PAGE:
Alan Gonzalez created a skirt and bra of sheer ribbon and silver leaves that was savaged by 'Project Runway' judges. (Photo courtesy of Bravo)
Alan Gonzalez had a tough time during the third episode of this season's 'Project Runway.' (Photo courtesy of Bravo)
Alan Gonzalez made quite an impression in his brief Project Runway run. (Photo courtesy of Bravo)
There were some fit issues with Alan Gonzalez's garmet. (Photo courtesy of Bravo)
Project Runway judge Nina Garcia, left, with mentor Christian Siriano, host Karlie Kloss, and judges Elaine Welteroth and Brandon Maxwell. (Photo courtesy of Bravo)
In the latest episode of Project Runway, designers were faced with the dreaded “Unconventional Materials Challenge,” in which they were told to create a holiday party dress made of objects like ribbons, wreaths, wrapping paper, garland and ornaments in one day. For much of the time, it appeared that Houston designer Alan Gonzalez would barely squeak by to the next round, even though the skirt and bra top made of sheer ribbon and silver leaves that he designed was savaged by the judges and some fellow designers.
“It looks like you spray painted a bird and stuffed it on her breast,” judge Brandon Maxwell snapped. “It’s not tasteful.”
“I don’t know what happened in the workroom, but it looks you wrapped ribbons around her breast,” acerbic judge Nina Garcia snipped. “There’s very little construction.”
“Alan’s girl is probably going to a rave,” one catty contestant carped. “You’re not sure what party she’s going to, but she going to be on drugs.”
Even so, two other designers had outfits that, to this observer, looked even worse. And, I figured, the producers would keep Gonzalez on because he generates high drama and seems much loved by the cameras.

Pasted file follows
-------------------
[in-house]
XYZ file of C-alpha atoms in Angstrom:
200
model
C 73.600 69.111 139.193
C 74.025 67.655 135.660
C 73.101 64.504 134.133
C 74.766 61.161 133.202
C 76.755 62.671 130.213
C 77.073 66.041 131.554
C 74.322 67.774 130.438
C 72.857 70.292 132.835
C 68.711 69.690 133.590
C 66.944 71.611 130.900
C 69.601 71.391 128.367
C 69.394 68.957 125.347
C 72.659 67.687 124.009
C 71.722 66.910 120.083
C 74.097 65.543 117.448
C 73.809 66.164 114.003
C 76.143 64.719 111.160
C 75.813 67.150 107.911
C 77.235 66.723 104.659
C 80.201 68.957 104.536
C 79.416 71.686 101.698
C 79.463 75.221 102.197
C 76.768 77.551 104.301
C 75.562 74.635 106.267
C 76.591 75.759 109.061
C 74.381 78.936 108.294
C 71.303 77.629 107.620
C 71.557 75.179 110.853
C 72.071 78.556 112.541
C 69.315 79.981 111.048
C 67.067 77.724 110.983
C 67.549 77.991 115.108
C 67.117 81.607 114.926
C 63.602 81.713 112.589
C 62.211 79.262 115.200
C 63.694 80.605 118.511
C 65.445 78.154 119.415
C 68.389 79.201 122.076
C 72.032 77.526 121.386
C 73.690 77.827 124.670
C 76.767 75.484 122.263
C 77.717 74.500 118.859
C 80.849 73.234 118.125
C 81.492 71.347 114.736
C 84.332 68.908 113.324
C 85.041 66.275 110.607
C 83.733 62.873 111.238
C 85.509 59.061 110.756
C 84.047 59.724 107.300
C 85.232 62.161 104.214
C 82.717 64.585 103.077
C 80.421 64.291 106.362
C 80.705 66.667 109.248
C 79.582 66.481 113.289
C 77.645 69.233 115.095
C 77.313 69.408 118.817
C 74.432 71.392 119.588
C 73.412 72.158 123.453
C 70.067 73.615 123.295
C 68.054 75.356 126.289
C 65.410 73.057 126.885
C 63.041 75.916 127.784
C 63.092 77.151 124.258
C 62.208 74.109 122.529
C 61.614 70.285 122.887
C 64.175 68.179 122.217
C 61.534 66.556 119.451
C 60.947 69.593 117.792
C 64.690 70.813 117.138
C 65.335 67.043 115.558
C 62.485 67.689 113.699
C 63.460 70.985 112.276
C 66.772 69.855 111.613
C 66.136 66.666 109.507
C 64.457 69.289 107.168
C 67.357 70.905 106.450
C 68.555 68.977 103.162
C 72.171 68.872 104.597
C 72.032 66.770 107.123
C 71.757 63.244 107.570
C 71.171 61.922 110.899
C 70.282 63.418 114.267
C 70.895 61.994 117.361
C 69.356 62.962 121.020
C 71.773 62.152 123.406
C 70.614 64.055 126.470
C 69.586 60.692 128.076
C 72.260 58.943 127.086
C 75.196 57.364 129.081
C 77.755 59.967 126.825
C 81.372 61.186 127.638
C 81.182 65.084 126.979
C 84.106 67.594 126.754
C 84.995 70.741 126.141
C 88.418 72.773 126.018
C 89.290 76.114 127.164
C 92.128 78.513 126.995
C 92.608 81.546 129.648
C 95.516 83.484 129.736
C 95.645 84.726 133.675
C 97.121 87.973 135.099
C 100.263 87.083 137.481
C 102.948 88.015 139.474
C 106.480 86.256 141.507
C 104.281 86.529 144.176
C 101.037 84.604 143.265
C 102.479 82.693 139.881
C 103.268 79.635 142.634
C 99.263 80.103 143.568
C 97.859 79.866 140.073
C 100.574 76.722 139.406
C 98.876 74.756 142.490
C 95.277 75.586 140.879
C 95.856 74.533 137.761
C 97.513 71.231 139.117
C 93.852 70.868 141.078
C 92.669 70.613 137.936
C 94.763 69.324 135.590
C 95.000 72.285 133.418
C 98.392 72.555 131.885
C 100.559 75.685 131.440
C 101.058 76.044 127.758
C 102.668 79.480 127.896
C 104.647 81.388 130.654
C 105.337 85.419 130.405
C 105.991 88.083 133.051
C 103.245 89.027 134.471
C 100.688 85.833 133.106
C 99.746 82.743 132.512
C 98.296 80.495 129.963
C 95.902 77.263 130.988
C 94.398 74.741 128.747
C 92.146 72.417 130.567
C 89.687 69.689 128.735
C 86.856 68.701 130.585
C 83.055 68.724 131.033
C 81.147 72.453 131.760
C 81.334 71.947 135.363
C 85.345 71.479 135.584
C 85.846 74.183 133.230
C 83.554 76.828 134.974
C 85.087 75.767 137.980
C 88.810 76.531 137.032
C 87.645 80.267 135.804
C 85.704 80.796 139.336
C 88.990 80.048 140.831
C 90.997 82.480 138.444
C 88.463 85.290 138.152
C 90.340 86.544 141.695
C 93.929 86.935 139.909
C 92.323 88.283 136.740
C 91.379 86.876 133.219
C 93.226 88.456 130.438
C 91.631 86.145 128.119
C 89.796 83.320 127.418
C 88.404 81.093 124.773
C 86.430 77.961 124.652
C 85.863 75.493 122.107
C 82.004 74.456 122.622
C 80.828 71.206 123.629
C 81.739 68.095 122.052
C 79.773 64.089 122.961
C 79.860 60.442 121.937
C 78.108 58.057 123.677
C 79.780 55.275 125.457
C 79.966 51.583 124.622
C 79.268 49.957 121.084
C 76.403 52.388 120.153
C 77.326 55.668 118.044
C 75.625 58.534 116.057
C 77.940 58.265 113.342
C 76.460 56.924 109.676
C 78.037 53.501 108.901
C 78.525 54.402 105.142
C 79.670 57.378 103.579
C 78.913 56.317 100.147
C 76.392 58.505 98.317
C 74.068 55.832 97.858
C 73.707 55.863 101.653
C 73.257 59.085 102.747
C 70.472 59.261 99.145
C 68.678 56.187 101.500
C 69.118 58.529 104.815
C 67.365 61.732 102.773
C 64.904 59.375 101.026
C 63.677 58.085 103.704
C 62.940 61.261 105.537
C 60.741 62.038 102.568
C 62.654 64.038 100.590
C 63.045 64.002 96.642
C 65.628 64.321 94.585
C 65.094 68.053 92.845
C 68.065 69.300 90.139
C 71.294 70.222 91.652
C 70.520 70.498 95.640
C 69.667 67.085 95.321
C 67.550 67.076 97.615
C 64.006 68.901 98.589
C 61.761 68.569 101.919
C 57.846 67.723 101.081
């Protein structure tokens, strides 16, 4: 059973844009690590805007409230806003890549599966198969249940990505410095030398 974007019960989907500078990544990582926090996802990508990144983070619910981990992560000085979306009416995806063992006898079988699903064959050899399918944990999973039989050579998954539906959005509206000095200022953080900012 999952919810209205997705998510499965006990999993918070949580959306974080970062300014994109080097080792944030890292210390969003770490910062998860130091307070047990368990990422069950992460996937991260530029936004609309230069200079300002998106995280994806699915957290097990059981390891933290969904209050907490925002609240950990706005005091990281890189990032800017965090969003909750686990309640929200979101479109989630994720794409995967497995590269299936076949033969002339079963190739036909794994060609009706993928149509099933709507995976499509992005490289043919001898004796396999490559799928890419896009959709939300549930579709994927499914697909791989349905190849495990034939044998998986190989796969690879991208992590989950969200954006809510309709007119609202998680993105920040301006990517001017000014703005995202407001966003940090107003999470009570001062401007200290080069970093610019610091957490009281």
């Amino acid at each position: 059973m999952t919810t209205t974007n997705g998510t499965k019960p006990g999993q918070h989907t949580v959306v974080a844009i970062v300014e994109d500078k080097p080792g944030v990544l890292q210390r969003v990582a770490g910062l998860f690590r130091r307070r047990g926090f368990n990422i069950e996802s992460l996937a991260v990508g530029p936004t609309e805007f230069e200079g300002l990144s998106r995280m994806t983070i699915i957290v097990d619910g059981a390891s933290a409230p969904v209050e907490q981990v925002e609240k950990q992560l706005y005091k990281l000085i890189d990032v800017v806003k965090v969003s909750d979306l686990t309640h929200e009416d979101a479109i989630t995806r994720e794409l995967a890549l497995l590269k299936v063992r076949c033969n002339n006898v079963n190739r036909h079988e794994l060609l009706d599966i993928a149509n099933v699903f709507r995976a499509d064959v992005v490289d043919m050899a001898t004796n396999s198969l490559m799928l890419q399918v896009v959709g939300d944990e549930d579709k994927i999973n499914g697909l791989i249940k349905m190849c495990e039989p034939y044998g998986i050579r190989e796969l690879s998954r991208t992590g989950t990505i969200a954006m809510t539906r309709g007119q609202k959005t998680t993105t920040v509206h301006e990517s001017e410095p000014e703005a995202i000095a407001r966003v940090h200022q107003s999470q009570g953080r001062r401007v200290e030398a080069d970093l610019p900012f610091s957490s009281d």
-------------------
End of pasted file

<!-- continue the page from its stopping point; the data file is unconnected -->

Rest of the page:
He’s been featured often in the first two episodes and was center stage again in the third installment. He fretted over the materials he selected for the challenge, wondered whether his creation did, indeed, cover enough of the model’s breast, clashed with mentor Christian Siriano over styling the outfit, and reminisced about his holidays as a teenager, when his parents drove him and his younger brother around Houston to see the Christmas decorations.
“It was just this magical world of possibilities, but when I was 15, my father was deported. He dropped me off at school in the morning, and by the time I came home on the bus, he wasn’t there any more. I haven’t seen him since,” Gonzalez said during the show.
“My dad would hang up all the Christmas lights, but I started to be the one to hang the lights so my little brother gets the same holiday spirit I did when growing up.”
Alan Gonzalez’s Goodbye
Yet, despite his on-air charisma and prominent placement in the story line, judges sent him home in a mild surprise. “Alan again was giving me excuses and I don’t want excuses,” Garcia said.
As the youngest designer on the show, Gonzalez didn’t have the maturity or expertise that other contestants possess. He often seemed indecisive about what to create and often looked to Siriano to help him out.
“What is happening over here?,” Siriano asked during a workroom visit.
“A lot and a lot of nothing,” Gonzalez replied.
“Focus,” Siriano urged. “Is it gold? Is it green? Figure it out and then you can start build your textiles.”
“It’s not happy holidays,” Gonzalez said.
“Not yet,” Siriano replied.
Gonzalez’s silver-leaf skirt had potential, but the asymmetrical bra was a disaster, compounded by clunky knee-high white fur snowboots. “He likes to put everything on that (accessories) wall in one look,” Siriano carped.
“As long as you sell it as your look, I think we’ll be fine,” Gonzalez told his model. “I’m just praying at this point.”
His prayers were not answered but judges softened toward the 25-year-old designer once they voted him off the show. “From one Texas boy to another, I’m proud to have gotten to see your work and I know we will see more of it,” Maxwell said.
“I thought I was ready, but I guess I wasn’t,” a chastened Gonzalez said at the end of the show. “I struggled to find my true voice as Alantude on the runway. I did not know that could happen.”
But in the online after show, Gonzalez was more upbeat.
“The competition has changed me for the better,” he noted. “It taught me I have more to learn. I know I am a great designer. I just need more time.”